For every popular female artist with the superstar caliber of a Taylor Swift, Lady Gaga or Katy Perry, there is also one who falls under the radar but still makes compelling music. Emerging singer-songwriter Angel Olsen certainly belongs to the latter category. Her indie folk sound is the antithesis of most pop music these days that relies on simplistic lyrics and technological gimmickry.
Olsen, who has been mentioned in The New York Times and The Chicago Tribune, hails from St. Louis, and is signed to the North Carolina record label Bathetic Records; she has previously toured with Bonnie "Prince" Billy. (Olsen will be performing a few dates in Los Angeles, St. Louis and Chicago starting in January). She made her recording debut last year with "Strange Cacti," a six-song album that sounds like a demo based on its austere sound and the way her vocals were recorded.
In contrast, her latest record, "Half Way Home," is somewhat brighter-sounding; and Olsen's vocal delivery -- a cross between Joni Mitchell, Patti Smith and Sharon Van Etten -- is more upfront this time around. But what hasn't changed with her new album is the sense of yearning that permeates throughout her conversational songwriting, as in the case of the spiritual and urgent "Can't Wait Until Tomorrow" -- from the lyrics and performance on that track, one can really identify the anticipation and anxiousness she feels.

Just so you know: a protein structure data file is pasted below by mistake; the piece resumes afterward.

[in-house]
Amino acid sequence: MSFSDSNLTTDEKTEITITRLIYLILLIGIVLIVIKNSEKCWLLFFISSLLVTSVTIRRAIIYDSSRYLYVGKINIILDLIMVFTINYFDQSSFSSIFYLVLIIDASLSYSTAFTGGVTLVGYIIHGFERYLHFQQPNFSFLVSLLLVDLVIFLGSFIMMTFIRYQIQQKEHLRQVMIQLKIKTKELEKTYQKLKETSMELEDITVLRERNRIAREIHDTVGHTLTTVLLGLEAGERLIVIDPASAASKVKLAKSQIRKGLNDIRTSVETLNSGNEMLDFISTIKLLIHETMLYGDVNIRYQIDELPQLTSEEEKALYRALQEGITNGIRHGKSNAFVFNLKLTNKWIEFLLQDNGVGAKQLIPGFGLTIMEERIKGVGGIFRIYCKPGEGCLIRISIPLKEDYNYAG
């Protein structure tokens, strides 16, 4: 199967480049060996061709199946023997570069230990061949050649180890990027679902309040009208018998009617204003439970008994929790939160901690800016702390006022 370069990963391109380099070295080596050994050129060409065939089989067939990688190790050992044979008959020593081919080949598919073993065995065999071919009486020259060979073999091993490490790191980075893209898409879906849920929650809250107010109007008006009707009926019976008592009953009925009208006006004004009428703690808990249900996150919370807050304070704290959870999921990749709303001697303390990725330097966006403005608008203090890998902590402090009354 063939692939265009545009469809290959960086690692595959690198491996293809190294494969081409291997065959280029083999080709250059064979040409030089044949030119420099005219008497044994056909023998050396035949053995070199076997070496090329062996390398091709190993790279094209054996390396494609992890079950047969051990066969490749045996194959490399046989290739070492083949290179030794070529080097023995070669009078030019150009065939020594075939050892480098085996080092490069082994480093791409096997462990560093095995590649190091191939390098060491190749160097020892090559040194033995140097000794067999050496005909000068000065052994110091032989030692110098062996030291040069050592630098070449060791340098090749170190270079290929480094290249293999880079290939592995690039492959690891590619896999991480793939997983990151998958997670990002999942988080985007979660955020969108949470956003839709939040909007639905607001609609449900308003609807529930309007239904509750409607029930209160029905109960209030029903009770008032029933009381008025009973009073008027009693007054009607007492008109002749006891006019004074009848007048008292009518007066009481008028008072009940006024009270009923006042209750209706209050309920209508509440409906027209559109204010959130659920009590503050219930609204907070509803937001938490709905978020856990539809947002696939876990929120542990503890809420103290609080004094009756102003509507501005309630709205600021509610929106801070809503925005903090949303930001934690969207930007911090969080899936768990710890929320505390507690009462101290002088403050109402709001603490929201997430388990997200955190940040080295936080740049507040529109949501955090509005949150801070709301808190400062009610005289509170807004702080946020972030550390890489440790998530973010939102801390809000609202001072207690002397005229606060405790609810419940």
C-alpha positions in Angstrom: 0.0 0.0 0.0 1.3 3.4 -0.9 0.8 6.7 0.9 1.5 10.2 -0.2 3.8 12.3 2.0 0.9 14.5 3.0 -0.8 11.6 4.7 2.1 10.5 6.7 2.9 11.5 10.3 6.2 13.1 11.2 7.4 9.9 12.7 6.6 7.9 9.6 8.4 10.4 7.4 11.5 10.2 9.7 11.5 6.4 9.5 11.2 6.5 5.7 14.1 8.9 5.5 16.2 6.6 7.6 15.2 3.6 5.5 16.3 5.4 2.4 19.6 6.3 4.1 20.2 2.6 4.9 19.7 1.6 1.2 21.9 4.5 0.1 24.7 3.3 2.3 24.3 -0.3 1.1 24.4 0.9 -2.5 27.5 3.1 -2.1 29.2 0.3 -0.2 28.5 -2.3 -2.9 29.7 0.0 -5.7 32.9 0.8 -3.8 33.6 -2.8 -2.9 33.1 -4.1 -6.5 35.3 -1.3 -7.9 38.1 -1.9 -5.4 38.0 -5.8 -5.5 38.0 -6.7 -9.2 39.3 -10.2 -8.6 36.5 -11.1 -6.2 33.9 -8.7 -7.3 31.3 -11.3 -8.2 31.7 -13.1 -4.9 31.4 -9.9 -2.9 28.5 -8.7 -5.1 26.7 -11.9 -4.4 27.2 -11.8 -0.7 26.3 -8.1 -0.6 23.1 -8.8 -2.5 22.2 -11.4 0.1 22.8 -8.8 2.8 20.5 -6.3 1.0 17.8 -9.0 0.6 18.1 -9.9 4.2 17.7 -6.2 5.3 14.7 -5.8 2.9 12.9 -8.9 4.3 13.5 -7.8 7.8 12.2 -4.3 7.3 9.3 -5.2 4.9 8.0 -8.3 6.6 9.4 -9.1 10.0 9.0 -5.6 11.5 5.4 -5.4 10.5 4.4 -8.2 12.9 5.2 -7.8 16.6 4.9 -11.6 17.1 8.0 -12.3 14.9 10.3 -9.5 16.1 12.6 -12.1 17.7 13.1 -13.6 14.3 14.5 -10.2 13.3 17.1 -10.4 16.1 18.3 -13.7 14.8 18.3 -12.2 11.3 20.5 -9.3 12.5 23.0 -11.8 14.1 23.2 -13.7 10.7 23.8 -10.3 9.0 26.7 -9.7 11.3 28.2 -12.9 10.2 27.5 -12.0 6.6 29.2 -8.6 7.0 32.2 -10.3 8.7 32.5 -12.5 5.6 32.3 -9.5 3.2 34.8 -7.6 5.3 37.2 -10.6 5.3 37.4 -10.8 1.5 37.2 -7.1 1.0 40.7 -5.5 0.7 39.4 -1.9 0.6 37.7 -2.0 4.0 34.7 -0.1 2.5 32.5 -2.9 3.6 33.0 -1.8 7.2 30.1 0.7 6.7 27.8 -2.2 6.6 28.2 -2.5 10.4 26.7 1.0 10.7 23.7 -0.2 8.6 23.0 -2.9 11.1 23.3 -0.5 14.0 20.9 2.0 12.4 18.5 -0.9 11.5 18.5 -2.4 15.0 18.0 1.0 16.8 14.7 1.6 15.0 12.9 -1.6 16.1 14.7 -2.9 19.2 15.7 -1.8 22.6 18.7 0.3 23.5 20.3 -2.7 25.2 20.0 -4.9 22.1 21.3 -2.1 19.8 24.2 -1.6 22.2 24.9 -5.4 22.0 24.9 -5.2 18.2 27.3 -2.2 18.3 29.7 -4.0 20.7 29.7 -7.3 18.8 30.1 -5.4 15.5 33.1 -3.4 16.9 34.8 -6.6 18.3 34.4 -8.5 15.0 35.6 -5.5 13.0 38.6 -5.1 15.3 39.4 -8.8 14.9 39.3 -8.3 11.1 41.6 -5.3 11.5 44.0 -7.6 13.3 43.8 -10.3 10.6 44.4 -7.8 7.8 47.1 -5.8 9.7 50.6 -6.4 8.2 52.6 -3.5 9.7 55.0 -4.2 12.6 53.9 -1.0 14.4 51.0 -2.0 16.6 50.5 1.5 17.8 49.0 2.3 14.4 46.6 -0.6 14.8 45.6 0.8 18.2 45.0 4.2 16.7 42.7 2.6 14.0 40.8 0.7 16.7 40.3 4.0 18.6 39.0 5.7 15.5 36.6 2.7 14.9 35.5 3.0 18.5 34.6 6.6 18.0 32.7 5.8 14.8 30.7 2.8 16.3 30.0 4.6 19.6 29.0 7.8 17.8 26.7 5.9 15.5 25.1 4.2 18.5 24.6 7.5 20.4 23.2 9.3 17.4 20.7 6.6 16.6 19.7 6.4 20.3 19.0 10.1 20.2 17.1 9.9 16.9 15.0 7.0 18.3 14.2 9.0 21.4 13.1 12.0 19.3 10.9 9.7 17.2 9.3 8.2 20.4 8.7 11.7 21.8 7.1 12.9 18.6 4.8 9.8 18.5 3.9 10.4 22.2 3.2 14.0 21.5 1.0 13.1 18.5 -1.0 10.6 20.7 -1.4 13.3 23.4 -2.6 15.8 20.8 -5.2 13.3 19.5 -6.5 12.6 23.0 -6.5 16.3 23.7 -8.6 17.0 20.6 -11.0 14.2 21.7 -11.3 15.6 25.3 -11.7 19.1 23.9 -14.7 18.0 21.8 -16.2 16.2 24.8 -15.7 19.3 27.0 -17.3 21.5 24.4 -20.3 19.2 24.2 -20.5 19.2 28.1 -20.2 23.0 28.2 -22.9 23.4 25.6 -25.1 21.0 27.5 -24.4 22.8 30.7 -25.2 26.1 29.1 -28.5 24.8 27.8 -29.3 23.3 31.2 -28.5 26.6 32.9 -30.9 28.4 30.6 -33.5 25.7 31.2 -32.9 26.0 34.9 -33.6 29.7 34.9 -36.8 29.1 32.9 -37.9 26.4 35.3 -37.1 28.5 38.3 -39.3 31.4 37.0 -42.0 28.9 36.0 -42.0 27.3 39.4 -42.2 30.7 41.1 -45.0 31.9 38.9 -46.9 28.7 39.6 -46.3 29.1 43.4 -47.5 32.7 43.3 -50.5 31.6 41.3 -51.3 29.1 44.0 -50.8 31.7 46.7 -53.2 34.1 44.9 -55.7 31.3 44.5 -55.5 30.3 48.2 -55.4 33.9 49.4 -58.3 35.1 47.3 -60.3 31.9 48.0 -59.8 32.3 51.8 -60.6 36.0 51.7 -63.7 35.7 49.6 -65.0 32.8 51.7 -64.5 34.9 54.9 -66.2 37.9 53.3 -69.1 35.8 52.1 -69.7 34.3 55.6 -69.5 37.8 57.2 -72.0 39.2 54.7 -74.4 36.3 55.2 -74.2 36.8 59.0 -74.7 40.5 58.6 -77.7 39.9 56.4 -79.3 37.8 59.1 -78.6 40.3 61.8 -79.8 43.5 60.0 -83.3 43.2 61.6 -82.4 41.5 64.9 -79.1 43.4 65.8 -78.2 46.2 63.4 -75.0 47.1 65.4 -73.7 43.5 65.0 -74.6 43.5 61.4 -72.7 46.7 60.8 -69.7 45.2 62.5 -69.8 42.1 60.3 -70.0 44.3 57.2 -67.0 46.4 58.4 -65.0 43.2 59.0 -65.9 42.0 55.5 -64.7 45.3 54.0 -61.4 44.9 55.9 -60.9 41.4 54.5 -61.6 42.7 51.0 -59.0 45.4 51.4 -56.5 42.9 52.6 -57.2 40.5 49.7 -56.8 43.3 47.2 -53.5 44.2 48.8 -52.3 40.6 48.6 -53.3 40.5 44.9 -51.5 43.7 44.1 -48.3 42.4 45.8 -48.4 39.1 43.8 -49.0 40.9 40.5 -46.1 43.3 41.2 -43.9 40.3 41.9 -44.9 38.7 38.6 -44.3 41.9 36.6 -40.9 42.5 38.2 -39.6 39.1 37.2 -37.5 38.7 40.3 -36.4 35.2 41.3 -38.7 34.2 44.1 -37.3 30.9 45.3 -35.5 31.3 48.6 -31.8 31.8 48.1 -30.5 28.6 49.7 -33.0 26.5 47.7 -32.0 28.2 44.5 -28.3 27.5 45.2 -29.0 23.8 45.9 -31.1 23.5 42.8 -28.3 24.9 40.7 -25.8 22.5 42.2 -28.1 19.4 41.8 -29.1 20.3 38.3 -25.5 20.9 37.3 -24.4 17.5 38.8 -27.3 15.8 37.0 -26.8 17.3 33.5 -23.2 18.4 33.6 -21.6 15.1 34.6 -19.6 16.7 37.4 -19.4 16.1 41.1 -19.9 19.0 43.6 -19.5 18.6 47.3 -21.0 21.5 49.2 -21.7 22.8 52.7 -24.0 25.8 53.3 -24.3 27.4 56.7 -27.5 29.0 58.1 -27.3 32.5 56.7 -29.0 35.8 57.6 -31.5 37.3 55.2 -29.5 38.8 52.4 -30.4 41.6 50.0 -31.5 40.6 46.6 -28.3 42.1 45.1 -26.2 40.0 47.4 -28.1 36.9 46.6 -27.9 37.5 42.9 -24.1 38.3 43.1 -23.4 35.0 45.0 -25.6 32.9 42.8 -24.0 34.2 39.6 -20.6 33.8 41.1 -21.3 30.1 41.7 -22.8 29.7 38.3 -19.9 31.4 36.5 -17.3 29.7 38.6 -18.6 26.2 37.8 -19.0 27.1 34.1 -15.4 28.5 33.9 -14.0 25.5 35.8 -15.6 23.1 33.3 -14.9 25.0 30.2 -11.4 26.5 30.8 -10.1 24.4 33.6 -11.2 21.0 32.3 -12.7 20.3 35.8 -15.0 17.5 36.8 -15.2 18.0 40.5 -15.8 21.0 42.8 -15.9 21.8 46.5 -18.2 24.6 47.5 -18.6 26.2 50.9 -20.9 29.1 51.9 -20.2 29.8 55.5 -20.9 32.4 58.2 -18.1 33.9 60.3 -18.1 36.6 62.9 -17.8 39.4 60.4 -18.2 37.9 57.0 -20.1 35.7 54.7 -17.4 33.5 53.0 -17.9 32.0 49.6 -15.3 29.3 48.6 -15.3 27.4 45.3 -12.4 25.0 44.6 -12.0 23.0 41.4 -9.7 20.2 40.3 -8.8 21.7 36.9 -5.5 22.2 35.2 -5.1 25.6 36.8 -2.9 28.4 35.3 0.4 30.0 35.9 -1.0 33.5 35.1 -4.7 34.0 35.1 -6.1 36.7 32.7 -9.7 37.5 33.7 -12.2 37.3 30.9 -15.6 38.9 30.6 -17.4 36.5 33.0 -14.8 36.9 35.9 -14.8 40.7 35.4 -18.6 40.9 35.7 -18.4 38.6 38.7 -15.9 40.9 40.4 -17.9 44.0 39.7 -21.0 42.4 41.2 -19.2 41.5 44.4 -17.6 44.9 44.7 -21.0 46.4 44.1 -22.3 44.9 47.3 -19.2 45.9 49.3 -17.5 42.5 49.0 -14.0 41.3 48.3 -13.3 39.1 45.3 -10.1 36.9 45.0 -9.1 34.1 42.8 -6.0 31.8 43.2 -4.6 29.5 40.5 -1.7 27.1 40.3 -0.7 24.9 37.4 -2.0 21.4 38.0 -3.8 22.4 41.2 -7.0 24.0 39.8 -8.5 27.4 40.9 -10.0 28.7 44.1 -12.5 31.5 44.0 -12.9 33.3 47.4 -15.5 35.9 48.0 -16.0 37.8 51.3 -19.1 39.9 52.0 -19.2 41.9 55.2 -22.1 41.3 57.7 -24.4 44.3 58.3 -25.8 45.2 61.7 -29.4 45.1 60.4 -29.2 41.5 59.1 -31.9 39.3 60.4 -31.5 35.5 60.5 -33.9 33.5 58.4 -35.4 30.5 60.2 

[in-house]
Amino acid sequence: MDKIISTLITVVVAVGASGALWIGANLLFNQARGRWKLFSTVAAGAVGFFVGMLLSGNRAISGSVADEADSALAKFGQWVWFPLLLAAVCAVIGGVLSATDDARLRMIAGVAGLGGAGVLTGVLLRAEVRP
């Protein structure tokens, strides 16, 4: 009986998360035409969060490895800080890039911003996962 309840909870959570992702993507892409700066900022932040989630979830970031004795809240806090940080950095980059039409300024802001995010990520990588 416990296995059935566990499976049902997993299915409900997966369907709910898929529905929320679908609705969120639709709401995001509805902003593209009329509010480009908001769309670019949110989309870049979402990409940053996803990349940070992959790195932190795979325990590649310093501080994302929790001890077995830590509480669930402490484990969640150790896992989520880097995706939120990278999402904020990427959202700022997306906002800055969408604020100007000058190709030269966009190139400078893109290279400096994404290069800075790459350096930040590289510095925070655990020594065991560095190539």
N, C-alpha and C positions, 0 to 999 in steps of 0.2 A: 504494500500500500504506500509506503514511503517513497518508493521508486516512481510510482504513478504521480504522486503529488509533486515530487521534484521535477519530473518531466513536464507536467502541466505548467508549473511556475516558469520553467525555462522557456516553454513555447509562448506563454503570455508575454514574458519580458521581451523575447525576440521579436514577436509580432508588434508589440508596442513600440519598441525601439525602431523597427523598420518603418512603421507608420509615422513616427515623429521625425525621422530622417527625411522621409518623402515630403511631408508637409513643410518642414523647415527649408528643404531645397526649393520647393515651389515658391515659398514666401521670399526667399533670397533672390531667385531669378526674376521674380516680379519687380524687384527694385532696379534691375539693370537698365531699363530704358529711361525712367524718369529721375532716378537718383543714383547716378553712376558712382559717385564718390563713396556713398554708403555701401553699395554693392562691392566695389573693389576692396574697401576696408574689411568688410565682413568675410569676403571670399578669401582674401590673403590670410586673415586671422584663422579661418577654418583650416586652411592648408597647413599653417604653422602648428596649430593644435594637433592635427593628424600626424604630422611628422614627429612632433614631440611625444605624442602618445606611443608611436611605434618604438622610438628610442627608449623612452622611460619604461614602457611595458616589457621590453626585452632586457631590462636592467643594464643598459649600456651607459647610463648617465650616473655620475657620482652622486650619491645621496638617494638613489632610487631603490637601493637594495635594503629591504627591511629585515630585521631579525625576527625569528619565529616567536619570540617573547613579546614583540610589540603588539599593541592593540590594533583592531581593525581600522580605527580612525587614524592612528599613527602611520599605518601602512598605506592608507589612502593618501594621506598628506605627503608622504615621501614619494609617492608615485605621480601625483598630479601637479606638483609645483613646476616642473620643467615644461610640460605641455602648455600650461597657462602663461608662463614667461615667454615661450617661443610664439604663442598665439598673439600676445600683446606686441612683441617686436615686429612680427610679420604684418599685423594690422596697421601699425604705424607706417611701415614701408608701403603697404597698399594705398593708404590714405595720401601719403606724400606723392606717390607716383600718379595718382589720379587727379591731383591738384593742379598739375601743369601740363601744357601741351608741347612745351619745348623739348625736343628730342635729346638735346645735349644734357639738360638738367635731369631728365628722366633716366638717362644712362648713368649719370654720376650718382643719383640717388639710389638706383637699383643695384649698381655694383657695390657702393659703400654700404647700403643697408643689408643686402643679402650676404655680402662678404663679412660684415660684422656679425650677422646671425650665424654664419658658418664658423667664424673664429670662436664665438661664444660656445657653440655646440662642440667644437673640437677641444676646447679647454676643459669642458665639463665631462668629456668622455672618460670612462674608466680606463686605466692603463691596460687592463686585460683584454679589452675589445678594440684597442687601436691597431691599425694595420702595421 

The opening track, "Acrobat," sets the tone for the album with Olsen's soulful singing and the gentle yet resonant guitar playing - it's as dreamy as it is expressive. The longest song on the album, "Lonely Universe," which clocks over seven minutes, is appropriately titled, as this waltz-like ballad feels melancholic and hazy. There are also retro moments from the record, such as "The Waiting" and "Free," both of which recall '60s American pop music.
Aside from the introspective and personal lyrics, Olsen's music is accentuated by her amazing soulful and torch-like vocal performance in every track on "Half Way Home." In one moment, her voice soars on "Free," and yet conveys a quiet intimacy on the album's last track, the country-tinged ballad "Tiniest Seed."
"Half Way Home" isn't a hit record in a commercial sense -- Olsen's music is more likely to be heard on alternative or public radio, or spread through word of mouth among serious music fans. With patience and an open mind, one will find that Angel Olsen's latest record is a rewarding effort and an absorbing listen based solely on the singer's heartfelt lyrics and incredible vocal performance.